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July 22, 2014

Category: Marriage

Susan Sarandon Joins HRC’s Americans for Marriage Equality

Academy Award-winning actress supports marriage for gay and lesbian couples nationwide

WASHINGTON – Today the Human Rights Campaign (HRC), the nation’s largest lesbian, gay, bisexual, and transgender (LGBT) civil rights organization, released a video ad featuring legendary actress Susan Sarandon for HRC’s Americans for Marriage Equality campaign.  In the video, the Oscar winner states, “While marriage might not be my thing, if it’s your thing you damn well ought to be able to have it equally and unequivocally.”  The video can be viewed online at hrc.org/marriageequality.

“Like most Americans, Susan Sarandon knows that all families deserve to be treated with respect, dignity, and equality under the law,” said HRC’s Charles Joughin.  “We are incredibly grateful to Susan for speaking out in favor of marriage equality, and for lending her powerful voice to HRC’s fight for fairness nationwide.”

Susan Sarandon’s celebrated acting career has spanned more than four decades, earning her dozens of award nominations and wins, including the 1995 Best Actress Academy Award for Dead Man Walking.  Sarandon has used her fame and success for good, supporting numerous charities and goodwill efforts around the globe.  She has been honored for her work as a UNICEF Goodwill Ambassador, as an advocate for victims of HIV/AIDS and hunger, and in 2006, she received the Action Against Hunger Humanitarian Award. 

This is the second video released for the re-launch of HRC’s Americans for Marriage Equality video campaign.  Last week, platinum-selling recording artist and actress Demi Lovato lent her voice to the cause with a web video and an email to HRC’s more than 1.5 million members and supporters, calling on all Americans to support marriage equality.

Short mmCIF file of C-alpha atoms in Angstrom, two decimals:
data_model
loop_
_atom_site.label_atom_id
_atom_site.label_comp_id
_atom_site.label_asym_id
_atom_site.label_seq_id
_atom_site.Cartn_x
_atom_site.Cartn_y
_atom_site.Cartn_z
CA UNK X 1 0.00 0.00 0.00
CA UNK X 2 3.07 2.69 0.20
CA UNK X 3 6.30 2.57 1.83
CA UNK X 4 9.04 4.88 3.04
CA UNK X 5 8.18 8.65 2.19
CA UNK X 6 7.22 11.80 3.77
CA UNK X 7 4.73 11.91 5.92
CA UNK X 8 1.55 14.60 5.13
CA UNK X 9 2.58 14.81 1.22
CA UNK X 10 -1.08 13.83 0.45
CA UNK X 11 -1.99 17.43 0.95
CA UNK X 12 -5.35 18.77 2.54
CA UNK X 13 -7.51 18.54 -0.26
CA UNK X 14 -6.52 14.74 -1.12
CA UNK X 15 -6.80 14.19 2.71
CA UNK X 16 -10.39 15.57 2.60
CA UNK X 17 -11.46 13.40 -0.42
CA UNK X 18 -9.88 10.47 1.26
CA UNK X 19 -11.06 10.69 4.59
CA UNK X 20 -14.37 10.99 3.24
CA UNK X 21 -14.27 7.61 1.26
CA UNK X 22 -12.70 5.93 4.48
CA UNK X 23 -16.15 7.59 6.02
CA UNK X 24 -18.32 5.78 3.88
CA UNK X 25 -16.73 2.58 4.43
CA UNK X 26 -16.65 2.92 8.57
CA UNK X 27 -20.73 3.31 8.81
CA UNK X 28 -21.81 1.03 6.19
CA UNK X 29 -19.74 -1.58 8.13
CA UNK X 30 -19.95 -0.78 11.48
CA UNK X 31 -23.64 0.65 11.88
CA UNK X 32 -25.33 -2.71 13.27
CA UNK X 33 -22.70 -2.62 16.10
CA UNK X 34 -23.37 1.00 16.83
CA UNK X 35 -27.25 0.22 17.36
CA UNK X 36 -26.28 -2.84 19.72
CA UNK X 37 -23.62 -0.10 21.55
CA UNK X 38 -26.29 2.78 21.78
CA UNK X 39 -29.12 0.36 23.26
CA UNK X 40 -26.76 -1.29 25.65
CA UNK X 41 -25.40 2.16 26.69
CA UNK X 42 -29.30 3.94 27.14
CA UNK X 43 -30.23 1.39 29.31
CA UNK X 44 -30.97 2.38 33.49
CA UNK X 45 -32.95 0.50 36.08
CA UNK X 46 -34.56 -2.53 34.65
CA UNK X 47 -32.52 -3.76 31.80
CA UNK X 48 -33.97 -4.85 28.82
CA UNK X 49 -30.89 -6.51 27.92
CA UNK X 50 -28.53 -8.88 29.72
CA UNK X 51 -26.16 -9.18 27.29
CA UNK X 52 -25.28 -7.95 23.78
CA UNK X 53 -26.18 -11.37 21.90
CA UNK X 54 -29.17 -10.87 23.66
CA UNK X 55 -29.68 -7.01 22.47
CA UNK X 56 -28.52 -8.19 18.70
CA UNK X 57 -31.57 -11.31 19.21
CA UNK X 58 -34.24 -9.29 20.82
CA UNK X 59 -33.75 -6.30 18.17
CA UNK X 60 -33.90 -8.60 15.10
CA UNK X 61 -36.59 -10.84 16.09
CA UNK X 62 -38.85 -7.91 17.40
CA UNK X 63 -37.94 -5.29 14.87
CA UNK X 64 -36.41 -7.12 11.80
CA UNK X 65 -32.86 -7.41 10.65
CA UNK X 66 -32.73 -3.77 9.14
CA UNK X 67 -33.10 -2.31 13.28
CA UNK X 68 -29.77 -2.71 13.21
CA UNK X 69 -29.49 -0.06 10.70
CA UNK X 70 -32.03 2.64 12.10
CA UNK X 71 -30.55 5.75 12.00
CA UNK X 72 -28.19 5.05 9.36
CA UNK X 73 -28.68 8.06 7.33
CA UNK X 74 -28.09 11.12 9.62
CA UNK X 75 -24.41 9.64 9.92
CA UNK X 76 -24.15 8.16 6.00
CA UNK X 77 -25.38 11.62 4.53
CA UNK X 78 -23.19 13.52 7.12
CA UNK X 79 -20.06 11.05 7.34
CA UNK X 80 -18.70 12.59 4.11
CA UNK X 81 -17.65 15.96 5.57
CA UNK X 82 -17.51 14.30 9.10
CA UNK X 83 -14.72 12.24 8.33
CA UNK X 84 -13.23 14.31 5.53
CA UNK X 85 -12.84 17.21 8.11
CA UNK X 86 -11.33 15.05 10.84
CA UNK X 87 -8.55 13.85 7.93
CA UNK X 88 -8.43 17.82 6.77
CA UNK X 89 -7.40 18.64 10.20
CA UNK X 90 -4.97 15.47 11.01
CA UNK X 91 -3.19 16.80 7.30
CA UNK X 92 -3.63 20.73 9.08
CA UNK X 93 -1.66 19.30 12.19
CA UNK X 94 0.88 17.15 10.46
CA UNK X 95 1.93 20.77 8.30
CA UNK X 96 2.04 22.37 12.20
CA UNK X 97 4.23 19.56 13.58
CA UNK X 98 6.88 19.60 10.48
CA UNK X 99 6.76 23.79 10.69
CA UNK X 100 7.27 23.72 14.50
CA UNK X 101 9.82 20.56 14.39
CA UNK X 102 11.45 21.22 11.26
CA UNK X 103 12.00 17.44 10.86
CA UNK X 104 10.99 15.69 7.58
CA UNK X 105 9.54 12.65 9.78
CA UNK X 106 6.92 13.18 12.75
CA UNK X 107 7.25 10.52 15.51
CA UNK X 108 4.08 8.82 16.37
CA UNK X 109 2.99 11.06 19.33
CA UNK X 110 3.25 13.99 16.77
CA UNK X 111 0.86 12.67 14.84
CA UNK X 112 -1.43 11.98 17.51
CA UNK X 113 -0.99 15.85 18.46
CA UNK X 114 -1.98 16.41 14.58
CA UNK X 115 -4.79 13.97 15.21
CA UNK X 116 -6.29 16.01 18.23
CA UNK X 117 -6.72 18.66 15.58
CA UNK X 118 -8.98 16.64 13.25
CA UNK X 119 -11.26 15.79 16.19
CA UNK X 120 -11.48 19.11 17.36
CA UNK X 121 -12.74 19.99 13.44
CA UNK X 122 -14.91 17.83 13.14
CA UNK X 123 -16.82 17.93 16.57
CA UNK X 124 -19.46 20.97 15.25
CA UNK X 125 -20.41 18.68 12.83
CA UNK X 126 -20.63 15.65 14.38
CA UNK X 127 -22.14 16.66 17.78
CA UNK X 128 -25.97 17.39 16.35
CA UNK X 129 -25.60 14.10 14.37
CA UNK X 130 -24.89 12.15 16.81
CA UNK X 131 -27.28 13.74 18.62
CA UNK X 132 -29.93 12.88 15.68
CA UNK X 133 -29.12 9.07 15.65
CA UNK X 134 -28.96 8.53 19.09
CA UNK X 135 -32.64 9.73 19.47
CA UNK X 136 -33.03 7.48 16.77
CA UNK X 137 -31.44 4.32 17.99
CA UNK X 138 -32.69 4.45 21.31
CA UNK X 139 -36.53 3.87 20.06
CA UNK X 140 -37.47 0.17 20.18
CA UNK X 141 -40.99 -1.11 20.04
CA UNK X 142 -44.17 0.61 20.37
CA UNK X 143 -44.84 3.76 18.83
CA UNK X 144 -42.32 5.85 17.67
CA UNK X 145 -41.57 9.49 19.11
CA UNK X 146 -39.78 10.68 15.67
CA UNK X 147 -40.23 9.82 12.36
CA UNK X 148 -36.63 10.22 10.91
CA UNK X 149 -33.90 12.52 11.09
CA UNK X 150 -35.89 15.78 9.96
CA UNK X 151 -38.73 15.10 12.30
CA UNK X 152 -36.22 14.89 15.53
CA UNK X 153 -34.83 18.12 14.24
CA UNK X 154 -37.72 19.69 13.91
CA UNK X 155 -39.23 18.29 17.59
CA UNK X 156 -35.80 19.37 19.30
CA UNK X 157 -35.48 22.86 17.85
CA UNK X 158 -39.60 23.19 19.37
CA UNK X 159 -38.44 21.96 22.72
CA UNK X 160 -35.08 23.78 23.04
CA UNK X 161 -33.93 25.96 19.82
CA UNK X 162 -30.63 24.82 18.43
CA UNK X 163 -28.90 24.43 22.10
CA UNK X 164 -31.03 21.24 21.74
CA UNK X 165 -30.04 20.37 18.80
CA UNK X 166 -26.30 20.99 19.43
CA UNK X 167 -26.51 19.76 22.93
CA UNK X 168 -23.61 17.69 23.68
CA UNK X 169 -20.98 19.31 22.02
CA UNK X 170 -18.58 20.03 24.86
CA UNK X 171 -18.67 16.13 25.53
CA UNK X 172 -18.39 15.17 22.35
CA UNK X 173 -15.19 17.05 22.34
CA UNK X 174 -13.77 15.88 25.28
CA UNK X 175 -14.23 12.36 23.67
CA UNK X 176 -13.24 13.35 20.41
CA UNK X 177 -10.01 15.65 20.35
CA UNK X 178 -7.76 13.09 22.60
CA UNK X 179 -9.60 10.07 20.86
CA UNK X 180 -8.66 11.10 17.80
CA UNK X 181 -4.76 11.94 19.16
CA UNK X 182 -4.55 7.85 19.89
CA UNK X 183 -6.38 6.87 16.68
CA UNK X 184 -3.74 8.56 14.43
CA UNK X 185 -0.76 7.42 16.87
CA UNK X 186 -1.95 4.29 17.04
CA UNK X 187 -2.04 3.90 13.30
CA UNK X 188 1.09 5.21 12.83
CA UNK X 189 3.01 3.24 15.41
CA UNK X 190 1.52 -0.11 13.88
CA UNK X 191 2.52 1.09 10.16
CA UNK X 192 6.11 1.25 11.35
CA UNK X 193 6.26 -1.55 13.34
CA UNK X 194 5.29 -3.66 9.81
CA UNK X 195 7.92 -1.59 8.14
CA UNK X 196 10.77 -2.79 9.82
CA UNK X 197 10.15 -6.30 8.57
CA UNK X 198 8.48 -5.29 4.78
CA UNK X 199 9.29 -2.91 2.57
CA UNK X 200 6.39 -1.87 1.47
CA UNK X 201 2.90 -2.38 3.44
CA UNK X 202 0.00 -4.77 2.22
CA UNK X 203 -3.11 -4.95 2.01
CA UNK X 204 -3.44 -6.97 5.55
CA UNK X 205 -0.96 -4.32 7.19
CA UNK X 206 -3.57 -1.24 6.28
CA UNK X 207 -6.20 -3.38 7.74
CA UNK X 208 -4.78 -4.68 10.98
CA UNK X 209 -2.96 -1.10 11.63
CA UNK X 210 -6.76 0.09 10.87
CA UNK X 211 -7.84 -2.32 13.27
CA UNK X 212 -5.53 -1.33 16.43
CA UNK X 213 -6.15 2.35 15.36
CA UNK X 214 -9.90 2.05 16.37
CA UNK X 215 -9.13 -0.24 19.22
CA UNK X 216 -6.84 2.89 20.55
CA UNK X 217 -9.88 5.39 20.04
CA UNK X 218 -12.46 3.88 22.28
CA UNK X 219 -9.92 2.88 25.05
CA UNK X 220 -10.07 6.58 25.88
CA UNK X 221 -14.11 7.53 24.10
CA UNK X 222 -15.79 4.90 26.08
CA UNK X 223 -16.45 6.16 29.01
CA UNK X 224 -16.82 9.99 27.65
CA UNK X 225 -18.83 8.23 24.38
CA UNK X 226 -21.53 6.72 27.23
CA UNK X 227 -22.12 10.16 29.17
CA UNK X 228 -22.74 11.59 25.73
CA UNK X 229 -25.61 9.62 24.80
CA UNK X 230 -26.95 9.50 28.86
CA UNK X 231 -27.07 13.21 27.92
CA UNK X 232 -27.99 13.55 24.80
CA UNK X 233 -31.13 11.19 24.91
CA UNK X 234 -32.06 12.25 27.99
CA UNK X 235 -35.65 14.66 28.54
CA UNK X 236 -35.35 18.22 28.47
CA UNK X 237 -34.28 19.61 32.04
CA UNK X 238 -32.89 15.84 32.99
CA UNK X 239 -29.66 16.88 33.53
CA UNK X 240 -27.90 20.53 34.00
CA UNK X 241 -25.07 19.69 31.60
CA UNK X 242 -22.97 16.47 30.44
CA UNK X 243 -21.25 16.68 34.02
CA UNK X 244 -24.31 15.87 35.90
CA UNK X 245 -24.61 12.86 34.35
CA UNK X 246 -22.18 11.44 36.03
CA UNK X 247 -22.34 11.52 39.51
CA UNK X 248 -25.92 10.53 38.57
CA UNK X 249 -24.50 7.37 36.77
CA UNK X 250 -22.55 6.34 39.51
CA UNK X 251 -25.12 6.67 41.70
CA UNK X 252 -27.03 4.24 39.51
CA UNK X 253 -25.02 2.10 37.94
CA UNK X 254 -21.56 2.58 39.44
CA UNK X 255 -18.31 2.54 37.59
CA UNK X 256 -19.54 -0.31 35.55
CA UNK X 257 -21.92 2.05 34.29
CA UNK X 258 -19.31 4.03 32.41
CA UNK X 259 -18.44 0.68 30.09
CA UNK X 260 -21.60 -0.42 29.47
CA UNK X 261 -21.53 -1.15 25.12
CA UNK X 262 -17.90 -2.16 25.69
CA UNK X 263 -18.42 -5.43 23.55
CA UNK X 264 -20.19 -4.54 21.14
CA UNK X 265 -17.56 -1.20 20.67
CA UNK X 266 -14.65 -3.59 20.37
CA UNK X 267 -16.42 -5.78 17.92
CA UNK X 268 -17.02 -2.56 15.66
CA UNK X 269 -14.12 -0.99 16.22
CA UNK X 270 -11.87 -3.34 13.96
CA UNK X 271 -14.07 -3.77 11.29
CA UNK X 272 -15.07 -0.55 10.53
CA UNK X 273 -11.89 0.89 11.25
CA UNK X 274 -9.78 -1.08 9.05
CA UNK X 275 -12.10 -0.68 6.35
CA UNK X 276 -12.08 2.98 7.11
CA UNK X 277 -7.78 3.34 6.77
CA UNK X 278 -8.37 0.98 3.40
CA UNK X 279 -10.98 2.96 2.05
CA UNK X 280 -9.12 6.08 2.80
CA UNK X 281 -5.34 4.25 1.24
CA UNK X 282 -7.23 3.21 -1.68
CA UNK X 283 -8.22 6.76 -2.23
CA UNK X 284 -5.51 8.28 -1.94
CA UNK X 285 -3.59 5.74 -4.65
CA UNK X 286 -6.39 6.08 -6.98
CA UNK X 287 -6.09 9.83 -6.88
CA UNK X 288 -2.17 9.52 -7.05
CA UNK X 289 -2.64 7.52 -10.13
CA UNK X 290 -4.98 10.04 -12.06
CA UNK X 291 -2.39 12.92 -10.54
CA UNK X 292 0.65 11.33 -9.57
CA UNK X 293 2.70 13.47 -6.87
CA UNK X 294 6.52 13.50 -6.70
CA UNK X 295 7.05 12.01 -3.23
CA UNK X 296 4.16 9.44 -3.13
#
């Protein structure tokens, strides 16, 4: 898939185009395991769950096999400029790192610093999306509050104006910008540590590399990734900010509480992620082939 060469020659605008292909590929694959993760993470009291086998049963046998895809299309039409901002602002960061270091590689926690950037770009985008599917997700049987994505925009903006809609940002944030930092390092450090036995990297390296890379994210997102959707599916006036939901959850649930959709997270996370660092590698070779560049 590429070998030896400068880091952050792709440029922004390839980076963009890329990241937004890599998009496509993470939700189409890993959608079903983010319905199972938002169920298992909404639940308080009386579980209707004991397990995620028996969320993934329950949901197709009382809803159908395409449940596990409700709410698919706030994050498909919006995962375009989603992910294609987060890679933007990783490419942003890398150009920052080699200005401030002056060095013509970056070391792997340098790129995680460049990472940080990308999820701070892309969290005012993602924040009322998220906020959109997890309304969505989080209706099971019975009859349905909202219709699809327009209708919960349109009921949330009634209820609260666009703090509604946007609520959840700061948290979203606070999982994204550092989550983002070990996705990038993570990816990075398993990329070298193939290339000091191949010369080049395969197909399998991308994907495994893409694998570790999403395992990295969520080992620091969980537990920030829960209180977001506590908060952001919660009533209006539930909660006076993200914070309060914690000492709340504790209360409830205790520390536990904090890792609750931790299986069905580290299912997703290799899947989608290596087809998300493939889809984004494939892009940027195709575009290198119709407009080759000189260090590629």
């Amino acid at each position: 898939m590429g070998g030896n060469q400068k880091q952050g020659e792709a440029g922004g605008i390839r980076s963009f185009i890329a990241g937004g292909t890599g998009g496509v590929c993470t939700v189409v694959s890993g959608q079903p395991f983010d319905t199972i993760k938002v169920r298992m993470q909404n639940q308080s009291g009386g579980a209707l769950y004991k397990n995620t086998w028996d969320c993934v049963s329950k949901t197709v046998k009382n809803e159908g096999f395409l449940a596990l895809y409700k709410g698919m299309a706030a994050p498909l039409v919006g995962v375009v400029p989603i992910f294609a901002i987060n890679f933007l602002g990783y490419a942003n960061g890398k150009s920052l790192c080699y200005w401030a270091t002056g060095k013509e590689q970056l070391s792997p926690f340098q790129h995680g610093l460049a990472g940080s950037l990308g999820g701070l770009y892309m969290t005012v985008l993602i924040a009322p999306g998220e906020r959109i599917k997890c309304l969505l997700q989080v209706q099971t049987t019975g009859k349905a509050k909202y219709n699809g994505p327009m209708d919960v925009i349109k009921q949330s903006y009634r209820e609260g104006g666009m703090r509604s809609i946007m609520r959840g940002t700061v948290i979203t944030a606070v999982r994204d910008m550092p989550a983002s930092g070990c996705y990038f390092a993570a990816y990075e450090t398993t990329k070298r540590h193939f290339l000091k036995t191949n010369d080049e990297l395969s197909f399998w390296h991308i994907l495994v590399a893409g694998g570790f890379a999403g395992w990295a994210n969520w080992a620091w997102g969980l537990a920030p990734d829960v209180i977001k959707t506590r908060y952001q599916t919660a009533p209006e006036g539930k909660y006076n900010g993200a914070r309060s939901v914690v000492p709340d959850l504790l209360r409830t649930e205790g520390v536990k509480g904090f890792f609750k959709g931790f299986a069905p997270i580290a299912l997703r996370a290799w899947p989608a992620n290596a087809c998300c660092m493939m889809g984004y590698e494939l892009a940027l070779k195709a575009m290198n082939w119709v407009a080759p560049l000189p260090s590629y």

Same-sex couples can legally marry in nineteen states and the District of Columbia, while 31 states have a law or constitutional amendment restricting marriage to the union of one man and one woman.  However, polling continues to show Americans moving inexorably in the direction of supporting equality for same-sex couples, and there are over 70 court cases across the country challenging bans on marriage equality.

Nationally, Gallup puts support for marriage equality at 55 percent – an astonishing 15 points increase from just 5 years ago – with other polls showing support at even higher margins.  And support for same-sex marriage rights continues to grow in virtually every demographic group.  According to ABC News / Washington Post, 77 percent of adults under age 30 favor marriage equality.  40 percent of Republicans – an all-time high and jump of 16 points in under two years – now support marriage for gay and lesbian couples, while the number of Catholics supporting marriage has grown to 62 percent, according to the New York Times.  These numbers continue to grow, with no indication that support will slow down. 

HRC’s Americans for Marriage Equality campaign seeks to advance marriage equality nationwide and provide up-to-the-minute information for lawmakers, legal experts, media, and grassroots supporters. Following the defeat of the Defense of Marriage Act (DOMA) and California’s Proposition 8 last year, new marriage equality battles are underway in the courts, at the ballot and in public education campaigns.  The campaign’s video series will draw from a cadre of supportive professional athletes, film and music celebrities, and political and civic leaders speaking out in favor of marriage rights for same-sex couples nationwide.  For more information visit http://americansformarriageequality.org.

For more information on the campaign or to see the videos, visit www.hrc.org/marriageequality.

The Human Rights Campaign is America’s largest civil rights organization working to achieve lesbian, gay, bisexual and transgender equality. By inspiring and engaging all Americans, HRC strives to end discrimination against LGBT citizens and realize a nation that achieves fundamental fairness and equality for all.

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